Abraham Maslow was a professor of psychology, best known for his work on the hierarchy of needs and characteristics of self actualization. His article Religion and Peak Experiences presented a view of spiritual experience in terms of an actual mental, emotional experience that can be documented and studied by scientist. By removing the cultural relativity from the peak religious experiences, he managed to create terms and methods for analyzing “core-religious,” “peak experiences,” and “ecstasies.” He also develops a hypothesis on why some people never experience these transcendences and offers possible solutions in hopes of bridging the gap between the “mystics” and “legalists.” He closed by concluding that these experiences while entirely naturalistic in nature also fall under the subject of religion.
Maslow’s hypothesis was that if you striped away the localisms, issues of linguistics, philosophies, and ethnocentric elements, then you would be left with this “core-religious experience” or “transcendent experience.” This is complete in agreement with the anthropological theories of ethnocentrism and cultural relativity. For Maslow the issue of non-peakers became an important issue for his research. After fine-tuning his questions and ways of explaining “peak experiences,” he found that the majority of people had had some peak experience or another. Most people who had not experienced something like this or rather had suppressed those feelings tended to be materialistic, mechanistic, and/or scientific based people, whose minds seems to be organized mostly in logical and/or legalistic. To these people such an experience would be a loss of control and a kind of insanity. He actually hypothesized that it was from these transcendent experiences that religion spring up. He pictured all the “high religions” as being founded off the extreme peak experiences of sensitive mystics (533)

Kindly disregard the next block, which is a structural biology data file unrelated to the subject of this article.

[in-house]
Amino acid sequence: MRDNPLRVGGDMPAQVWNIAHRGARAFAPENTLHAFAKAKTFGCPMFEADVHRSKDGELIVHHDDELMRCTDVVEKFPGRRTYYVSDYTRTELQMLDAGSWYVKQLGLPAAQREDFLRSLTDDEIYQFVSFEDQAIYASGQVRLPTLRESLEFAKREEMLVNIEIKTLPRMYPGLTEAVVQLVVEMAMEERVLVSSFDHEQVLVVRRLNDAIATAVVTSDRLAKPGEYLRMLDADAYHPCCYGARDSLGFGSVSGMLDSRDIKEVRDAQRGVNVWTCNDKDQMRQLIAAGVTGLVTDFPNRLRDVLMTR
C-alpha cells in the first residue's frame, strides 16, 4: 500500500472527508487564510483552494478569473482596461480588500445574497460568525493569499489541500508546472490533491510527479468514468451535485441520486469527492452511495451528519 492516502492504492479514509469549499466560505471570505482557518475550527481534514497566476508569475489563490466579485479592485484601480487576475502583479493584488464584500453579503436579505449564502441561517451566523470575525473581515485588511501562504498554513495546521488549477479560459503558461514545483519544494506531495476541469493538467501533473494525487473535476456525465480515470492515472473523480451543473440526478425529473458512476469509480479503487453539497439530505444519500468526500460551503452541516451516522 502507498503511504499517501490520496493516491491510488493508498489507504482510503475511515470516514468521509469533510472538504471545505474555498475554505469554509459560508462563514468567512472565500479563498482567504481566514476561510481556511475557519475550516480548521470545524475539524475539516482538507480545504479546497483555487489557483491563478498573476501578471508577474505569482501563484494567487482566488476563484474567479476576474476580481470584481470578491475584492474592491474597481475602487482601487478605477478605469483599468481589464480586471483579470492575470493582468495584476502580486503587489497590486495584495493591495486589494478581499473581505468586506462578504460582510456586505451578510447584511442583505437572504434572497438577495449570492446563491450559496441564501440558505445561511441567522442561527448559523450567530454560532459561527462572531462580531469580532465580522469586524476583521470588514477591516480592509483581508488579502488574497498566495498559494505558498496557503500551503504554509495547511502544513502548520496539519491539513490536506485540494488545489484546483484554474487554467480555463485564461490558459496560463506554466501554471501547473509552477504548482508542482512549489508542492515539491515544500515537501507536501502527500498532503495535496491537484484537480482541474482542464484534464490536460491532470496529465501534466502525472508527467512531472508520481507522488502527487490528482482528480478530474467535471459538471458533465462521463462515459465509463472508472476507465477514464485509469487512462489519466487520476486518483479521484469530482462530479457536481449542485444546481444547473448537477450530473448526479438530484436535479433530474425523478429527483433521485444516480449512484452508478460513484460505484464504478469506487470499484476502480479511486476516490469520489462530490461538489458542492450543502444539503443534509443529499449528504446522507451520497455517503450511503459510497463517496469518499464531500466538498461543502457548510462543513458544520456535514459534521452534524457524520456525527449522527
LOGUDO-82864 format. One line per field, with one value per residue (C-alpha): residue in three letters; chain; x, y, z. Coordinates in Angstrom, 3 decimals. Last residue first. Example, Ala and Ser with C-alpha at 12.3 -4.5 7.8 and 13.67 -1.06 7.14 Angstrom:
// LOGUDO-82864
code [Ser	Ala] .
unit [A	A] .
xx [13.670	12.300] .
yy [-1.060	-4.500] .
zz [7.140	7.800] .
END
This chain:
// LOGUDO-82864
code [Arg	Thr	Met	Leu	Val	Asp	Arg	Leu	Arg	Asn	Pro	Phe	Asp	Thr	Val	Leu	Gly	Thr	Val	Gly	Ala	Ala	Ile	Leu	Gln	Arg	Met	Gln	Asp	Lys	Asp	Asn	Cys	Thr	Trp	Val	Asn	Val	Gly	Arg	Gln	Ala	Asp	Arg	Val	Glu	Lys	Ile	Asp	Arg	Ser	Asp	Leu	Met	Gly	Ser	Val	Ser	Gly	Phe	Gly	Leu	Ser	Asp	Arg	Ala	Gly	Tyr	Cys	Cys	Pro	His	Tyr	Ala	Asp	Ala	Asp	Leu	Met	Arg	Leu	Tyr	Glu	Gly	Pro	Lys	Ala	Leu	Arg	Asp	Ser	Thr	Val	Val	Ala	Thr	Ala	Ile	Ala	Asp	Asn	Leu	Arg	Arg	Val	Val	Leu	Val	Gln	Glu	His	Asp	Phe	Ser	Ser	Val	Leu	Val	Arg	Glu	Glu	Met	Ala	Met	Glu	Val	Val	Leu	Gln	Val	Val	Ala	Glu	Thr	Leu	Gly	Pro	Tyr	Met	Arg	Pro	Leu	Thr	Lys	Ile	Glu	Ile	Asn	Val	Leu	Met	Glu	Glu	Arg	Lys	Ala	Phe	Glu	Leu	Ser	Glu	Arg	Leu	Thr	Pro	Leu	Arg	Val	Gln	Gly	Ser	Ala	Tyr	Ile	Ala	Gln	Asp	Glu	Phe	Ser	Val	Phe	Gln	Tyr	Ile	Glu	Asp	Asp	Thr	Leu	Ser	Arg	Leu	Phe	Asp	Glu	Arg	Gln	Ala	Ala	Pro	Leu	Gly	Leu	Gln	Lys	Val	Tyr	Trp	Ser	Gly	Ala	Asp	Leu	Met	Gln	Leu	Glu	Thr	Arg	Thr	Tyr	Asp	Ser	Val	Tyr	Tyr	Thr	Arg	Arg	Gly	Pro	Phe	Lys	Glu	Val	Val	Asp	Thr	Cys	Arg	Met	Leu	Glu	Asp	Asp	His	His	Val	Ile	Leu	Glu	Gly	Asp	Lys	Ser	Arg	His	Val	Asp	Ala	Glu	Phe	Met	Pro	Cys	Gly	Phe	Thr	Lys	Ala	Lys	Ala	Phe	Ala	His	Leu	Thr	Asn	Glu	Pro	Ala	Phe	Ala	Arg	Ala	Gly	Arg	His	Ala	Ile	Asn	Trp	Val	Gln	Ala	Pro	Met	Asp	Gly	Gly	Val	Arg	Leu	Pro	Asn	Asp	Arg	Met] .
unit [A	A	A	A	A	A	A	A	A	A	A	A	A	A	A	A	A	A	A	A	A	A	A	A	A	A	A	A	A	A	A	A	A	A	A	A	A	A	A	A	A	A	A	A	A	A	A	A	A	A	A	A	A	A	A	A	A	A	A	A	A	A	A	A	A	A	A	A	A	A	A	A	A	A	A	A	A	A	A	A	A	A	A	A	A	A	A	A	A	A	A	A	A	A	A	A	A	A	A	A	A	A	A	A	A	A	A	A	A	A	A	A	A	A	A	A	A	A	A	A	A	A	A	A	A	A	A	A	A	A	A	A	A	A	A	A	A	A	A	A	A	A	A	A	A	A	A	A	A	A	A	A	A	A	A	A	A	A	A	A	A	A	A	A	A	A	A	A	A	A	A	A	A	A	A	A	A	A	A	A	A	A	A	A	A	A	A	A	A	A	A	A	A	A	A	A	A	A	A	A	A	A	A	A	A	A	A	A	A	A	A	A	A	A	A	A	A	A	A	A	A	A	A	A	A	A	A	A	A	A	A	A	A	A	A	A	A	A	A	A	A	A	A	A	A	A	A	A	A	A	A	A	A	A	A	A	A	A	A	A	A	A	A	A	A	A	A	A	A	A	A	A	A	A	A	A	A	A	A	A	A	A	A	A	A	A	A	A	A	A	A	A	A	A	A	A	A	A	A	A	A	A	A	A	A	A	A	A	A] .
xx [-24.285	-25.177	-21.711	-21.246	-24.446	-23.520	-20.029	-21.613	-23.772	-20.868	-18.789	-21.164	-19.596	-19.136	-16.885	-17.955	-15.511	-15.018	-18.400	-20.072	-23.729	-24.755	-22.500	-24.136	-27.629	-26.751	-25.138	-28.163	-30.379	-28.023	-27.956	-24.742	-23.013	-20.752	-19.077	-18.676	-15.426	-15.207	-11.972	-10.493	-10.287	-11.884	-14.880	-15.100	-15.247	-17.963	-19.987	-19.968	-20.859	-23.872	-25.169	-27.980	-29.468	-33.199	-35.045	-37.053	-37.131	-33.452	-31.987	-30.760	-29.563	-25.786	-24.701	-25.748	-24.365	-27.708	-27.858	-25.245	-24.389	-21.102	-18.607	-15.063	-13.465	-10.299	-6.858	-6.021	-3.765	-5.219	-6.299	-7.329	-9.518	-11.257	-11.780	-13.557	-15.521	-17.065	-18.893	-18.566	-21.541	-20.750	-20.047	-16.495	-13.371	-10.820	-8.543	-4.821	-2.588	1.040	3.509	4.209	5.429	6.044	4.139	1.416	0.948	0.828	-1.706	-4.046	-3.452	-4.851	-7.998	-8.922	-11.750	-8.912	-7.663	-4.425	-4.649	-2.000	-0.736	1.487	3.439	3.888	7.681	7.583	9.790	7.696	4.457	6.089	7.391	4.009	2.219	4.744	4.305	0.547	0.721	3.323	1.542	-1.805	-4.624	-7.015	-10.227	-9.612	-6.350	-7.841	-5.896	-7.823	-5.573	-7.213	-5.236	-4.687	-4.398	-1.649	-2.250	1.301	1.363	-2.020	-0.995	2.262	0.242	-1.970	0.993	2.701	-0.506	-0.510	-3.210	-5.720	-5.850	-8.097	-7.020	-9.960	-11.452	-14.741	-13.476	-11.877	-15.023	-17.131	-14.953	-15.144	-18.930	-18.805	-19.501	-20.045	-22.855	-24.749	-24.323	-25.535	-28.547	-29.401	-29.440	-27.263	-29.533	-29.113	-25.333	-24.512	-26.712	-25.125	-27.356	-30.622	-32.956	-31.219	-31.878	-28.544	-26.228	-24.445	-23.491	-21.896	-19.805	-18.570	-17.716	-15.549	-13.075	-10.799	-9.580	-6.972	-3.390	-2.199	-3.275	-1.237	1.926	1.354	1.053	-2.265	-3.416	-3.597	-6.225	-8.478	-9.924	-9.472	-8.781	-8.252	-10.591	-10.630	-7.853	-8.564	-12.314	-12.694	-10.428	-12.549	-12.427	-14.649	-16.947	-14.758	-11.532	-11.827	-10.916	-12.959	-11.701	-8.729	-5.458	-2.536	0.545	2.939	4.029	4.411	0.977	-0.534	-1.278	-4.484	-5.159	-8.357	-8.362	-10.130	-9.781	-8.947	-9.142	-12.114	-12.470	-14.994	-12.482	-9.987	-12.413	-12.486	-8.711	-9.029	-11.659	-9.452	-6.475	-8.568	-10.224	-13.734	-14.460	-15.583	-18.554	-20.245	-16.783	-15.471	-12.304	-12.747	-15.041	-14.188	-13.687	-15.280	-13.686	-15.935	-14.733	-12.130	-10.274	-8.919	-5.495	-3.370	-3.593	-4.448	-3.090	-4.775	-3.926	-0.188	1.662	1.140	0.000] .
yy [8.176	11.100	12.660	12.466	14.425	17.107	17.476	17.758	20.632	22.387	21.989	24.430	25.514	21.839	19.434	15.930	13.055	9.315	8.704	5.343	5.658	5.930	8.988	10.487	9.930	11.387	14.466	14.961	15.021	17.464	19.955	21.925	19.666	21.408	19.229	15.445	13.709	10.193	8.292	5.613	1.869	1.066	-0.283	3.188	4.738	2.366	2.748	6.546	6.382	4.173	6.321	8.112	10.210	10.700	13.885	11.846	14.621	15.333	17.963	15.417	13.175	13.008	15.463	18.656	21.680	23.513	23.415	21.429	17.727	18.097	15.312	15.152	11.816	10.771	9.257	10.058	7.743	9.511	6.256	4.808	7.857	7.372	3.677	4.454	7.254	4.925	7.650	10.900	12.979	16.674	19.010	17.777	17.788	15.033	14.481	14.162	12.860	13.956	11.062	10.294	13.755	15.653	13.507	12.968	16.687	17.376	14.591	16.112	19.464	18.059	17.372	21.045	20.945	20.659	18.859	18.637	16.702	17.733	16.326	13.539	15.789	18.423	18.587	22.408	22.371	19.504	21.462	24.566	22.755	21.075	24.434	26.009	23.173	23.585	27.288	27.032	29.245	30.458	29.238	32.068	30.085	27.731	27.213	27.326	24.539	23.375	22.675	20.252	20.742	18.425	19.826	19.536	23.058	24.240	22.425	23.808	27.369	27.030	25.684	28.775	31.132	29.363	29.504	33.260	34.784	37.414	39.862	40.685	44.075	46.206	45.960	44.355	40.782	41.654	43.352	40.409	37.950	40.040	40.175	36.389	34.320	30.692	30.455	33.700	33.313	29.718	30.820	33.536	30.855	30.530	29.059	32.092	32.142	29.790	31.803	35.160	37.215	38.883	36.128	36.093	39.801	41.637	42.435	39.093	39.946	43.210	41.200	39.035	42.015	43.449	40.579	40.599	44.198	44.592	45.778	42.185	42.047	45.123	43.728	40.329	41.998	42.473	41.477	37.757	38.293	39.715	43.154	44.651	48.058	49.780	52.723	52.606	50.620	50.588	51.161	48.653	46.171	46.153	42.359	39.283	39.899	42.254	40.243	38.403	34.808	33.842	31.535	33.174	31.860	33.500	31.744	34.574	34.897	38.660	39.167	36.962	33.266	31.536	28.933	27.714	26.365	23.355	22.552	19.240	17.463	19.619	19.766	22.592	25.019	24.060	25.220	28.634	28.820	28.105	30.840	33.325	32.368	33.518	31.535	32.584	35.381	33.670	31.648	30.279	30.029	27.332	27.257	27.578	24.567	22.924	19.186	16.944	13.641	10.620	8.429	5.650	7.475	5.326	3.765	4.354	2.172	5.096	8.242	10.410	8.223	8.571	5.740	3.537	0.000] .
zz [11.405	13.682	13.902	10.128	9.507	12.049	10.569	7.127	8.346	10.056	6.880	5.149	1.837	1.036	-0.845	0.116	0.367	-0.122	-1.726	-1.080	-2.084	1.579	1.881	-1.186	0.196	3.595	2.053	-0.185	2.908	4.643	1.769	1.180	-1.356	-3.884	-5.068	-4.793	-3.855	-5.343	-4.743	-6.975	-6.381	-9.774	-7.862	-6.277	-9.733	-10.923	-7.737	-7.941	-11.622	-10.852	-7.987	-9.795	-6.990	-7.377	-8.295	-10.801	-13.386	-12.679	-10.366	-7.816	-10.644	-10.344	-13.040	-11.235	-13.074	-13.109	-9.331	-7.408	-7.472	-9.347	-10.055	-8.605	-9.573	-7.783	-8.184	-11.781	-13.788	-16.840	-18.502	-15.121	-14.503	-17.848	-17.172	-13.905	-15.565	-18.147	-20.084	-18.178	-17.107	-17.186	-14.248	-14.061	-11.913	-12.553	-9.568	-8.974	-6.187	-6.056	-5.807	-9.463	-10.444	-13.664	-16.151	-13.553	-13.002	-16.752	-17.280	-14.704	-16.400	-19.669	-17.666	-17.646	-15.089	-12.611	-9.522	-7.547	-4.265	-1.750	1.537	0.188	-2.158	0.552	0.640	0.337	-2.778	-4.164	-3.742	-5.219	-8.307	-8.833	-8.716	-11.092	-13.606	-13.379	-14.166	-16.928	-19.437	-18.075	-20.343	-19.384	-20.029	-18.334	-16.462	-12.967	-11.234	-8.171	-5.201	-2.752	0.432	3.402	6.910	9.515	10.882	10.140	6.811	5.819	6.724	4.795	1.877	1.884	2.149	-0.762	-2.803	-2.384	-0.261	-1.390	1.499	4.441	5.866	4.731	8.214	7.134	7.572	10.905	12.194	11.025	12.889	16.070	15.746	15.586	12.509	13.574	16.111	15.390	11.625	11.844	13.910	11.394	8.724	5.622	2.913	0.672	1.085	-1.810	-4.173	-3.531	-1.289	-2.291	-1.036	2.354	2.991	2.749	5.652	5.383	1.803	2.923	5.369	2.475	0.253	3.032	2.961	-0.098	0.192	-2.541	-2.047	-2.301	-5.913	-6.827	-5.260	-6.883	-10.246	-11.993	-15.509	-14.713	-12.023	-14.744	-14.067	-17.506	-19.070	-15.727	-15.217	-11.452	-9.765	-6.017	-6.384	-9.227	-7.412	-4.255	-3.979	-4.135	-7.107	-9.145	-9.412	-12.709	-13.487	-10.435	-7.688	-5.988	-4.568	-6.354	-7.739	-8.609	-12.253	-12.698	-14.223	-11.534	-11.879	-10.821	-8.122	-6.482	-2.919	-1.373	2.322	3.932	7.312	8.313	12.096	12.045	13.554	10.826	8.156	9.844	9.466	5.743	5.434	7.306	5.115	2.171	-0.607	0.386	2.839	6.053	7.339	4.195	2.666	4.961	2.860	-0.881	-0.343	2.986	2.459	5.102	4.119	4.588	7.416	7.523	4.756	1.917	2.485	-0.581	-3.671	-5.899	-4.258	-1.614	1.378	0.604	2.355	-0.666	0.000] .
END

Maslow explained, “Organized religion can be thought of as an effort to communicate peak-experiences to non-peakers, to teach them, to apply them, etc” (533). However, this task is stunted greatly because the non-peakers with natural pre-dispositions to be “legalist” or “mechanist,” so non-peakers end up controlling how peakers and non-peakers alike are taught to achieve the state of transcendence. It is here that Maslow pin points the majority of religious strife generated by organized religion, when the mystic and the legalist disagree. The “legalists” as the Pharisees in the New Testament are caught up in the details, going through the motions, far too concerned with mimicking every movement of the ancient rites, but they fall to see the true meaning behind the words and actions and symbols. The “mystics” or sensitive peakers, on the other hand, tend to focus on the idea behind the revelations and achieving peak experiences for themselves.
I chose this article because I had previously read Maslow on the subject of self-actualization and was intrigued. While it was not presented in a spiritual context it held spiritual meaning for me, so I was excited to attempt to see spirituality from Maslow’s point of view. I set out to find and seek to understand the spiritual other, however instead I found ideas that had been running around in my head since childhood, which greatly explain my view on religion in general. Maslow’s “mystics” and “legalist” very much fit my childhood understanding of spirituality in this world. But it was Maslow’s loose-end with his own findings was that some people are non-peakers and it isn’t because of some sort of ideological fear that is what began my personal questioning of religion and the spiritual world, while I was disappointed he had no better answer than I do feel that this piece and Maslow’s studies can be very useful in my research.
Maslow, Abraham. “Religion and Peak-Experinces.” Philosophy of Religion: Contemporary Perspectives. Schedler, Norbert O. Ed. New York: MacMillan Publishing Co.